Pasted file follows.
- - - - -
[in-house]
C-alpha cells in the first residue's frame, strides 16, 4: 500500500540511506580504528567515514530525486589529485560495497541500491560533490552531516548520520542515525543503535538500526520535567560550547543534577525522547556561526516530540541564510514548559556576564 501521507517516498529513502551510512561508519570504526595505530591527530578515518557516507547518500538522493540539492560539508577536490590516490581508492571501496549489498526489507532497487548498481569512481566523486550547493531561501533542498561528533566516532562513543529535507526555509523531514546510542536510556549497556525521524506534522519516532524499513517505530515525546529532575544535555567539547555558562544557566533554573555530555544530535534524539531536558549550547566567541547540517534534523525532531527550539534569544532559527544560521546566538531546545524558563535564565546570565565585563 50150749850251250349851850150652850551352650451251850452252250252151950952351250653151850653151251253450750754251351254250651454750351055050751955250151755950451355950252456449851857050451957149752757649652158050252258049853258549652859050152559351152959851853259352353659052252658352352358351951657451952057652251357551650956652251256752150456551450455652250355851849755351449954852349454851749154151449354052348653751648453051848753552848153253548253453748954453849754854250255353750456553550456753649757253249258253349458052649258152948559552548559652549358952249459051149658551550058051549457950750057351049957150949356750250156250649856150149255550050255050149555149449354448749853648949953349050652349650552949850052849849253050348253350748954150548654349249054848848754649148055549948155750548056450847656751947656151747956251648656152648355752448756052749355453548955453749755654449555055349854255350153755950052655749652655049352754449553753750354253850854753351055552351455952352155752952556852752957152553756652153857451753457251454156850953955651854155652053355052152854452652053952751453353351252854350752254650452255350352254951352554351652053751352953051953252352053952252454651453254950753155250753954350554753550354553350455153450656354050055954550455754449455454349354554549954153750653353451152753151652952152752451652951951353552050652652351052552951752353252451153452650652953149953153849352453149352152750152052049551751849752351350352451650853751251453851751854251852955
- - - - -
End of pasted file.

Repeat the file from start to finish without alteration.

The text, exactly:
[in-house]
C-alpha cells in the first residue's frame, strides 16, 4: 500500500540511506580504528567515514530525486589529485560495497541500491560533490552531516548520520542515525543503535538500526520535567560550547543534577525522547556561526516530540541564510514548559556576564 501521507517516498529513502551510512561508519570504526595505530591527530578515518557516507547518500538522493540539492560539508577536490590516490581508492571501496549489498526489507532497487548498481569512481566523486550547493531561501533542498561528533566516532562513543529535507526555509523531514546510542536510556549497556525521524506534522519516532524499513517505530515525546529532575544535555567539547555558562544557566533554573555530555544530535534524539531536558549550547566567541547540517534534523525532531527550539534569544532559527544560521546566538531546545524558563535564565546570565565585563 50150749850251250349851850150652850551352650451251850452252250252151950952351250653151850653151251253450750754251351254250651454750351055050751955250151755950451355950252456449851857050451957149752757649652158050252258049853258549652859050152559351152959851853259352353659052252658352352358351951657451952057652251357551650956652251256752150456551450455652250355851849755351449954852349454851749154151449354052348653751648453051848753552848153253548253453748954453849754854250255353750456553550456753649757253249258253349458052649258152948559552548559652549358952249459051149658551550058051549457950750057351049957150949356750250156250649856150149255550050255050149555149449354448749853648949953349050652349650552949850052849849253050348253350748954150548654349249054848848754649148055549948155750548056450847656751947656151747956251648656152648355752448756052749355453548955453749755654449555055349854255350153755950052655749652655049352754449553753750354253850854753351055552351455952352155752952556852752957152553756652153857451753457251454156850953955651854155652053355052152854452652053952751453353351252854350752254650452255350352254951352554351652053751352953051953252352053952252454651453254950753155250753954350554753550354553350455153450656354050055954550455754449455454349354554549954153750653353451152753151652952152752451652951951353552050652652351052552951752353252451153452650652953149953153849352453149352152750152052049551751849752351350352451650853751251453851751854251852955